Madison Letter to Bradford, January 24, 1774

Madison Letter to Bradford, January 24, 1774

At the time of this correspondence, conflict between the colonies and Great Britain was escalating. This letter blends Madison’s thoughts on religion and the imminent revolution. Madison credits the lack of a uniform, established religion throughout the colonies with the diminution of British control and corruption. In his mind, “ecclesiastical establishments . . . facilitate the execution of mischievous projects,” such as the British frequently imposed upon the colonies. Madison’s thoughts in this letter reflect his appreciation for religious division and competition, which combat the moral evils of ignorance, corruption, persecution, and slavery. Madison knew of the perils of established religion. Religious persecution and corruption raged in Virginia, where the Church of England had been established. Most upsetting to him was the clergy’s involvement in such persecution. His angry declaration that such practices are of diabolical and hell-conceived notions expresses the seriousness with which he viewed repression of conscience — a most sacred liberty.

Lewis Roca Rothgerber Christie Religious Institutions Group

TO WILLIAM BRADFORD

January the 24th, 1774

[P]olitical contests are necessary sometimes, as well as military, to afford exercise and practice, and to instruct in the art of defending liberty and property. I verily believe the frequent assaults that have been made on America (Boston especially) will in the end prove of real advantage.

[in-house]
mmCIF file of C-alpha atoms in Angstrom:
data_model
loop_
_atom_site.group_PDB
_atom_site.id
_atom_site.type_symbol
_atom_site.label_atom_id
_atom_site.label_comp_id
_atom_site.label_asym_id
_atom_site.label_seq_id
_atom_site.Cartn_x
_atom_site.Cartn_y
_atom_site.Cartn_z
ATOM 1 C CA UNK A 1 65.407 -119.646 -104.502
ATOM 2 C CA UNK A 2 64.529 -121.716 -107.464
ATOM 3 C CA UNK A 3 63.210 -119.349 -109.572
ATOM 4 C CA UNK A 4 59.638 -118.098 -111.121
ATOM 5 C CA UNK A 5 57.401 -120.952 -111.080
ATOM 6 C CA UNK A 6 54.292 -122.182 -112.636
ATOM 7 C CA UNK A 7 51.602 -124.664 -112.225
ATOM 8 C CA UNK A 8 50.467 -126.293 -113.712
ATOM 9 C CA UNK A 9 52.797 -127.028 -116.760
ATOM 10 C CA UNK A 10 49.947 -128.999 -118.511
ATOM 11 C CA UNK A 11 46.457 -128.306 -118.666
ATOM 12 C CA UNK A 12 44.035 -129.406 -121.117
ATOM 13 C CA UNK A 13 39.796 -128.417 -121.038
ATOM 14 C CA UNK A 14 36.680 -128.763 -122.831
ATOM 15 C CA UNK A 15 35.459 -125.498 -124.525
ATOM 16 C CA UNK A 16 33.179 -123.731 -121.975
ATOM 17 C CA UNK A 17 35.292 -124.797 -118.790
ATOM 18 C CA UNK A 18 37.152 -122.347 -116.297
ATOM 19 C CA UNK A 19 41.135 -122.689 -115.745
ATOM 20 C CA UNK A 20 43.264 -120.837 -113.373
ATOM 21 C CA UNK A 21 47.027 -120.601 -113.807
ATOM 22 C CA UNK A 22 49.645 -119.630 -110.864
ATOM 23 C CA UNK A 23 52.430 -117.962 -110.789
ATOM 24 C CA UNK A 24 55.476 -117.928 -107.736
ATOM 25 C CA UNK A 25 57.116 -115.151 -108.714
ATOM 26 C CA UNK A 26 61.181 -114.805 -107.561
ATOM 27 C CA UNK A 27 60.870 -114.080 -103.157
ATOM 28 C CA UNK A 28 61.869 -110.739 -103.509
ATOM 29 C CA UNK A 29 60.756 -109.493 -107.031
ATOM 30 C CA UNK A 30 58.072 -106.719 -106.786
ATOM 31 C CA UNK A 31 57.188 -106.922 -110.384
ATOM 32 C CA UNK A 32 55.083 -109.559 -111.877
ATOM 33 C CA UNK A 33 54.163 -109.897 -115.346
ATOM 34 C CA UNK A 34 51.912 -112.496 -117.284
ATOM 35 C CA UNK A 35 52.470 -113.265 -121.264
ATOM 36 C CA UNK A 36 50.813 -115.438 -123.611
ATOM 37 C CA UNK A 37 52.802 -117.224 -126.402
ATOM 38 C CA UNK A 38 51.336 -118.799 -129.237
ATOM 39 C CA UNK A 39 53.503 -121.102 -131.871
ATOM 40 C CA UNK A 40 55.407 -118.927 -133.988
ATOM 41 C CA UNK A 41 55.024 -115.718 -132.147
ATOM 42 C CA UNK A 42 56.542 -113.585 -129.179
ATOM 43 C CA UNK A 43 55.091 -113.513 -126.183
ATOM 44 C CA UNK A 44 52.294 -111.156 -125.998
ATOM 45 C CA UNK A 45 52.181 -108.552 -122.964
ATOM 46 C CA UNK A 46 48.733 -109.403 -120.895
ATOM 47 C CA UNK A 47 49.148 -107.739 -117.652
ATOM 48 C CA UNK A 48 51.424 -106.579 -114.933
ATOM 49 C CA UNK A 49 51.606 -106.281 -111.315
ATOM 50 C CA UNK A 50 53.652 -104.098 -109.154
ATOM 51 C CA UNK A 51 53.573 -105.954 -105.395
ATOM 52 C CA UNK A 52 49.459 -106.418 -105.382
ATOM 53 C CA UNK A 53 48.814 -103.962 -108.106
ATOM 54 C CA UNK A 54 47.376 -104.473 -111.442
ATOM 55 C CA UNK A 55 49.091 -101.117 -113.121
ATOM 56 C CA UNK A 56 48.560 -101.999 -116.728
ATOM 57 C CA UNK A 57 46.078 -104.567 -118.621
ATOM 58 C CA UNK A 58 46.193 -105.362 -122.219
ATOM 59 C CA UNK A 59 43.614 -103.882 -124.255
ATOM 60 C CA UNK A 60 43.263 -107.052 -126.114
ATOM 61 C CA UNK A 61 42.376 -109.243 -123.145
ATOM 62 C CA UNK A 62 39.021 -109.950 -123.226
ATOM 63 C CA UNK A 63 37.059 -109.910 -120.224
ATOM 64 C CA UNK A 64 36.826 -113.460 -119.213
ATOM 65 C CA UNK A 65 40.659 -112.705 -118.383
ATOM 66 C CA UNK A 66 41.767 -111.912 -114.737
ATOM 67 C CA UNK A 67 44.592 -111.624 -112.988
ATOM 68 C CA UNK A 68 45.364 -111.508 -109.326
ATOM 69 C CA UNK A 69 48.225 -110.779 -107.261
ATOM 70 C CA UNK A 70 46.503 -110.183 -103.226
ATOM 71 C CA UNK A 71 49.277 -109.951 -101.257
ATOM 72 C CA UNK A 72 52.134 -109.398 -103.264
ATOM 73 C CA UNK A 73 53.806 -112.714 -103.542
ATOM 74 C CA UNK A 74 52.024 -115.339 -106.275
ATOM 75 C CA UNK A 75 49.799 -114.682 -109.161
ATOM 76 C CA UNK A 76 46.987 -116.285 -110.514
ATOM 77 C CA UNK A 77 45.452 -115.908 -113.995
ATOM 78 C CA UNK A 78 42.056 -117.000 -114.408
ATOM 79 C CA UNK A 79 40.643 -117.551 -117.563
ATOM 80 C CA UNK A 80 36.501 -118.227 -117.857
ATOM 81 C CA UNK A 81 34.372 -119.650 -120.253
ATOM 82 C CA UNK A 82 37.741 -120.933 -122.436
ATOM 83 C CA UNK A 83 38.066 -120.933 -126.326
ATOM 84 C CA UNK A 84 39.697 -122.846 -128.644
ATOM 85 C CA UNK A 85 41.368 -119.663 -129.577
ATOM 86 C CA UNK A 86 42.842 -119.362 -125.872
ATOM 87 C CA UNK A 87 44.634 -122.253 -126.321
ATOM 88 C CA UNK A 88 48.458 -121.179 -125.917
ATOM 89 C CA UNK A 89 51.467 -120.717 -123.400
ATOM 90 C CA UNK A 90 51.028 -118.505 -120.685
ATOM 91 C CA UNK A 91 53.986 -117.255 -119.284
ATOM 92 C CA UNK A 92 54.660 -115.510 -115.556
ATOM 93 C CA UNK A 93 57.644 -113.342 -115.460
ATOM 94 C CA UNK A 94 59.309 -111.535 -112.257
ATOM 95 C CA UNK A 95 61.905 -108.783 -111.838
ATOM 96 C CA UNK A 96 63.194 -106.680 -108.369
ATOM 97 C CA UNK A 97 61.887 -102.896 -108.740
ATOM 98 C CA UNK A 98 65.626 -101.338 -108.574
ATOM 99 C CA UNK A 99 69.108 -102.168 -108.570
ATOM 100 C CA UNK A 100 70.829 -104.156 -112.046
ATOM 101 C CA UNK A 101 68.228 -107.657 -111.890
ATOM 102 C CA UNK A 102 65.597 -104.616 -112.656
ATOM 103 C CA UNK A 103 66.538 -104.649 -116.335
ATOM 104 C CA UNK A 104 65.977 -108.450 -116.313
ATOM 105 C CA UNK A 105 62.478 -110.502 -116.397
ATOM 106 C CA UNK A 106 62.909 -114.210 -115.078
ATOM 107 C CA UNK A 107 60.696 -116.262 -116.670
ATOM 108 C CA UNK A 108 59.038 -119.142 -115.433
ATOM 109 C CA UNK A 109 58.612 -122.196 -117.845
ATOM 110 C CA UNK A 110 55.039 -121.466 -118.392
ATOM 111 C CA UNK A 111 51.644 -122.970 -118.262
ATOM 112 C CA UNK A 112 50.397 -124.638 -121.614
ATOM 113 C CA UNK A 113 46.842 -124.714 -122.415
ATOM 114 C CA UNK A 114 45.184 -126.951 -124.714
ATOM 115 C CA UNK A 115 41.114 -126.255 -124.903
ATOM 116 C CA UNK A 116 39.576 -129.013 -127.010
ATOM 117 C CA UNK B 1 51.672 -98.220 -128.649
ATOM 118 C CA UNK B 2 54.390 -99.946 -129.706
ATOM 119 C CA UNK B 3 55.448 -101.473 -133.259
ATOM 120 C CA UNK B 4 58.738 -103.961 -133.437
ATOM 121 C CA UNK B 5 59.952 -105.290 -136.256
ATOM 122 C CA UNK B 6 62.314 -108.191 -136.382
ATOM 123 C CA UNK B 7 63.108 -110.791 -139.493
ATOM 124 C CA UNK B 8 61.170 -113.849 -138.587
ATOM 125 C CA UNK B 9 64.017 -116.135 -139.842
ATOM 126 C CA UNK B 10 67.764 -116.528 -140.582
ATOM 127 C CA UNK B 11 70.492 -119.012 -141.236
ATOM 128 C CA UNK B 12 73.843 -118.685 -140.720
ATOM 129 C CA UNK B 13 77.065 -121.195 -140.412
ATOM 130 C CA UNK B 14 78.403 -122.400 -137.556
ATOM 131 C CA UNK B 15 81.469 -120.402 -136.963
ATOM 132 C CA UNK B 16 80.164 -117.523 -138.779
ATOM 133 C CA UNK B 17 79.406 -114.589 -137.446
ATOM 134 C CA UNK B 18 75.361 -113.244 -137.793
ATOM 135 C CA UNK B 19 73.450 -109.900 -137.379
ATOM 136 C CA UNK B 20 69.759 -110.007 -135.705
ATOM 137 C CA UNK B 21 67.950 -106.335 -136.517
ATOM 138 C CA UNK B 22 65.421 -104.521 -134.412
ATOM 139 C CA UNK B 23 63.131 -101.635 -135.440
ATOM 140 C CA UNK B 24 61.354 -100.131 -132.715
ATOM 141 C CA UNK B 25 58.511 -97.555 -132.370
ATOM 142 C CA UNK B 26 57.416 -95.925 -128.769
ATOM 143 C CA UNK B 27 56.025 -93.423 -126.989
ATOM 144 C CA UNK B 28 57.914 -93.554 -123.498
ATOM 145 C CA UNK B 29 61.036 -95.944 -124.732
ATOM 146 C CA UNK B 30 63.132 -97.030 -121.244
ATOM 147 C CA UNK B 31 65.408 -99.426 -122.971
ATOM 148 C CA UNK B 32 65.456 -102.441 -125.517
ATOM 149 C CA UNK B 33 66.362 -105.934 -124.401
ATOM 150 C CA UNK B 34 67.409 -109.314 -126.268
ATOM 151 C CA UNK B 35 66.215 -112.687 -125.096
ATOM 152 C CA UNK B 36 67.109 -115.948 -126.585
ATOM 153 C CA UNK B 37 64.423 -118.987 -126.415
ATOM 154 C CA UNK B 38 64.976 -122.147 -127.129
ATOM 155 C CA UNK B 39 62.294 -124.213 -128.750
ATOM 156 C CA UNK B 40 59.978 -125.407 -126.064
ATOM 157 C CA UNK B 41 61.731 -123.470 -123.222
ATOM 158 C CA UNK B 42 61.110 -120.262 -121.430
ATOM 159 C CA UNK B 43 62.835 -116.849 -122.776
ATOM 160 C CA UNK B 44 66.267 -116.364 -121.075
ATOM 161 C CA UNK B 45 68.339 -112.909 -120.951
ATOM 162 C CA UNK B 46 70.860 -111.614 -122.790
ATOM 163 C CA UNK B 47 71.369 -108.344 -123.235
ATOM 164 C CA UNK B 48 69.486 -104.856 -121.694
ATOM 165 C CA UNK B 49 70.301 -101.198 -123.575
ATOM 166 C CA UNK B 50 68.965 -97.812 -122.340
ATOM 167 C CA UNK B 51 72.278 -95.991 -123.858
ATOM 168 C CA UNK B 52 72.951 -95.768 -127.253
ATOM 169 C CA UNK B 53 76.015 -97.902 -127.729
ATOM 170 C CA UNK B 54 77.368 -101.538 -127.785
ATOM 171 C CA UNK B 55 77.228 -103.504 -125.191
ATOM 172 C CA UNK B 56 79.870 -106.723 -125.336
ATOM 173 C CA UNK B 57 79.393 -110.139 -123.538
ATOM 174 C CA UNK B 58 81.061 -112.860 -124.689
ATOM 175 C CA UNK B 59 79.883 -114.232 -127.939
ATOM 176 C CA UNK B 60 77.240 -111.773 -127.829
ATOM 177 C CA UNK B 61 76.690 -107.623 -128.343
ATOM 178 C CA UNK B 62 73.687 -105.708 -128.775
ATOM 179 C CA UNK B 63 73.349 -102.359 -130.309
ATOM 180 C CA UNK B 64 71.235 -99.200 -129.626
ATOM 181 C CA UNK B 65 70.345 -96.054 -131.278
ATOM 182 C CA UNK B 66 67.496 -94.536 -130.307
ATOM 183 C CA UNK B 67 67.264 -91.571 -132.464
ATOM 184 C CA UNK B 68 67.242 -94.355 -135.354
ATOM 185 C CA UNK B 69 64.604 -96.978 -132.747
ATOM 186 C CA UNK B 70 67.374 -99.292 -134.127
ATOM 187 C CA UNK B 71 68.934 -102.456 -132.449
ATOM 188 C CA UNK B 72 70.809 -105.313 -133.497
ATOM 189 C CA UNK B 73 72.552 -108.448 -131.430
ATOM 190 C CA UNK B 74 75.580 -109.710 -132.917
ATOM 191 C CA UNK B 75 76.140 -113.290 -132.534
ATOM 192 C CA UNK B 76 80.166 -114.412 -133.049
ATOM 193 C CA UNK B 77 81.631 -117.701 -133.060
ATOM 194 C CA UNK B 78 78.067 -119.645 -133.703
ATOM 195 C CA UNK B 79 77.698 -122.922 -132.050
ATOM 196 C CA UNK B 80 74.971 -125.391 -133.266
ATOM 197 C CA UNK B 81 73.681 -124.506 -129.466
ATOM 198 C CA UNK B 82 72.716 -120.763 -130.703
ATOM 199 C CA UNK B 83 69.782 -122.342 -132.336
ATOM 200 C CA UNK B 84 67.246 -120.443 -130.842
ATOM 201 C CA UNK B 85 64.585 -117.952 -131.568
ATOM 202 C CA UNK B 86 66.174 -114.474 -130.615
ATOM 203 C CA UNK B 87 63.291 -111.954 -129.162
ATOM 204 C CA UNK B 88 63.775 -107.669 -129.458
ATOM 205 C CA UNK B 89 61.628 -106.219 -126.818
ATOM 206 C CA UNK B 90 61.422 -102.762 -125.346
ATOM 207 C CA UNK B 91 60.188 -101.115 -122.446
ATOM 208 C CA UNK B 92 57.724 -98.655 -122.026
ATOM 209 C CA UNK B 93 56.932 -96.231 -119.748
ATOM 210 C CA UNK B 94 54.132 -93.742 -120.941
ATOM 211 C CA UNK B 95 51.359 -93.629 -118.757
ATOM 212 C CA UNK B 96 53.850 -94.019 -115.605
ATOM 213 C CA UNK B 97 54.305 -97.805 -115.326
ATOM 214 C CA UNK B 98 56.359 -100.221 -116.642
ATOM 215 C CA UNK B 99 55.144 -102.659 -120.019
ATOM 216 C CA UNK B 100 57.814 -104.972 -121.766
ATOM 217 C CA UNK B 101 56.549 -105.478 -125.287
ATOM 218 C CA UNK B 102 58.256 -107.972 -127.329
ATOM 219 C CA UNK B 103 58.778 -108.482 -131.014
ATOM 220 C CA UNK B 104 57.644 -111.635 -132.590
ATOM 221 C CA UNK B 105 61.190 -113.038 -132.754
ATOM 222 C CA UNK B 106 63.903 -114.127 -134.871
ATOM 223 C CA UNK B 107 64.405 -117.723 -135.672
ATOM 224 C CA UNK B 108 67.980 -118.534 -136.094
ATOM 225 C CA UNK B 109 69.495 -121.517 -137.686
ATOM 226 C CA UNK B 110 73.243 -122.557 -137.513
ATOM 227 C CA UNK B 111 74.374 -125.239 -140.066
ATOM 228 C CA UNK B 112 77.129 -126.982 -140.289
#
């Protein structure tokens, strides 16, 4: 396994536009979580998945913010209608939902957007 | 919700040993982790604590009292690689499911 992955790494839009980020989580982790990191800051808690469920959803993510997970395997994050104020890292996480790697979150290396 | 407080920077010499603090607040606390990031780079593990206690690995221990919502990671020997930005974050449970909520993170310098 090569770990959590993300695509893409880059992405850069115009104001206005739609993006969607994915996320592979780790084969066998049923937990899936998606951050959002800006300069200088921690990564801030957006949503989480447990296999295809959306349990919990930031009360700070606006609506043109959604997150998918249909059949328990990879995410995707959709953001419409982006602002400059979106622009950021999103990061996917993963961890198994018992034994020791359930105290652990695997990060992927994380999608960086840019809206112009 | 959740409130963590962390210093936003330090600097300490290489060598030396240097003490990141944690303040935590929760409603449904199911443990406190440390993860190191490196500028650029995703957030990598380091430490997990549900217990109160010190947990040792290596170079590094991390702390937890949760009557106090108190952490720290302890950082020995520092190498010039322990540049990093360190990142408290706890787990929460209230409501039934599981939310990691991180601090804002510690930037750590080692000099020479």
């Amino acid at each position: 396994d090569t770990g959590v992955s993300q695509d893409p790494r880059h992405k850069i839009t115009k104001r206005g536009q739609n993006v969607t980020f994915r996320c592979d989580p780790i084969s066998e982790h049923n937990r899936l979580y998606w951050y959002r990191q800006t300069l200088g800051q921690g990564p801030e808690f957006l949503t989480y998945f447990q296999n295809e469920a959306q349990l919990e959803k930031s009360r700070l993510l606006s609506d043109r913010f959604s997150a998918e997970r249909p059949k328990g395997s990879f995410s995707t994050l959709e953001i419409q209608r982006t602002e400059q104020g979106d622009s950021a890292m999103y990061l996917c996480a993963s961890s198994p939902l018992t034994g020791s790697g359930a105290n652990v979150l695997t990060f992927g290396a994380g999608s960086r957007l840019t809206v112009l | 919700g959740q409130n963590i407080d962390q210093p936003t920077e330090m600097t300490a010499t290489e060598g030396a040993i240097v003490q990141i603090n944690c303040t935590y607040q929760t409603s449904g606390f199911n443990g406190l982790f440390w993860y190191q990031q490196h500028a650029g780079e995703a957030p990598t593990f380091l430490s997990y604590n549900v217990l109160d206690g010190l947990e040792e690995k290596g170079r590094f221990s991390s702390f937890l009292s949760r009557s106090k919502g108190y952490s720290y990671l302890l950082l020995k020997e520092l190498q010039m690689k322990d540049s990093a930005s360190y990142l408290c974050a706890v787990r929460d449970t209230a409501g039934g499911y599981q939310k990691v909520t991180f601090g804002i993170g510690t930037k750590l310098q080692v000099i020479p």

If the Church of England had been the established and general religion in all the northern colonies as it has been among us here, and uninterrupted tranquillity had prevailed throughout the continent, it is clear to me that slavery and subjection might and would have been gradually insinuated among us. Union of religious sentiments begets a surprising confidence, and ecclesiastical establishments tend to great ignorance and corruption; all of which facilitate the execution of mischievous projects.

But away with politics!. . . . George Luckey was with me at Christmas, and we talked so much about old affairs and old friends, that I have a most insatiable desire to see you all. . . . I want again to breathe your free air. I expect it will mend my constitution and confirm my principles. I have indeed as good an atmosphere at home as the climate will allow; but have nothing to brag of as to the state and liberty of my country. Poverty and luxury prevail among all sorts; pride, ignorance, and knavery among the priesthood, and vice and wickedness among the laity. This is bad enough, but it is not the worst I have to tell you. That diabolical, hell-conceived principle of persecution rages among some; and to their eternal infamy, the clergy can furnish their quota of imps for such business. This vexes me the worst of anything whatever. There are at this time in the adjacent country not less than five or six well-meaning men in close jail for publishing their religious sentiments, which in the main are very orthodox. I have neither patience to hear, talk, or think of anything relative to this matter; for I have squabbled and scolded, abused and ridiculed, so long about it to little purpose, that I am without common patience. So I must beg you to pity me, and pray for liberty of conscience to all.

Letter from James Madison to William Bradford, Jr. (January 24, 1774), in 1 The Writings of James Madison, at 18 (Gaillard Hunt ed., 1900).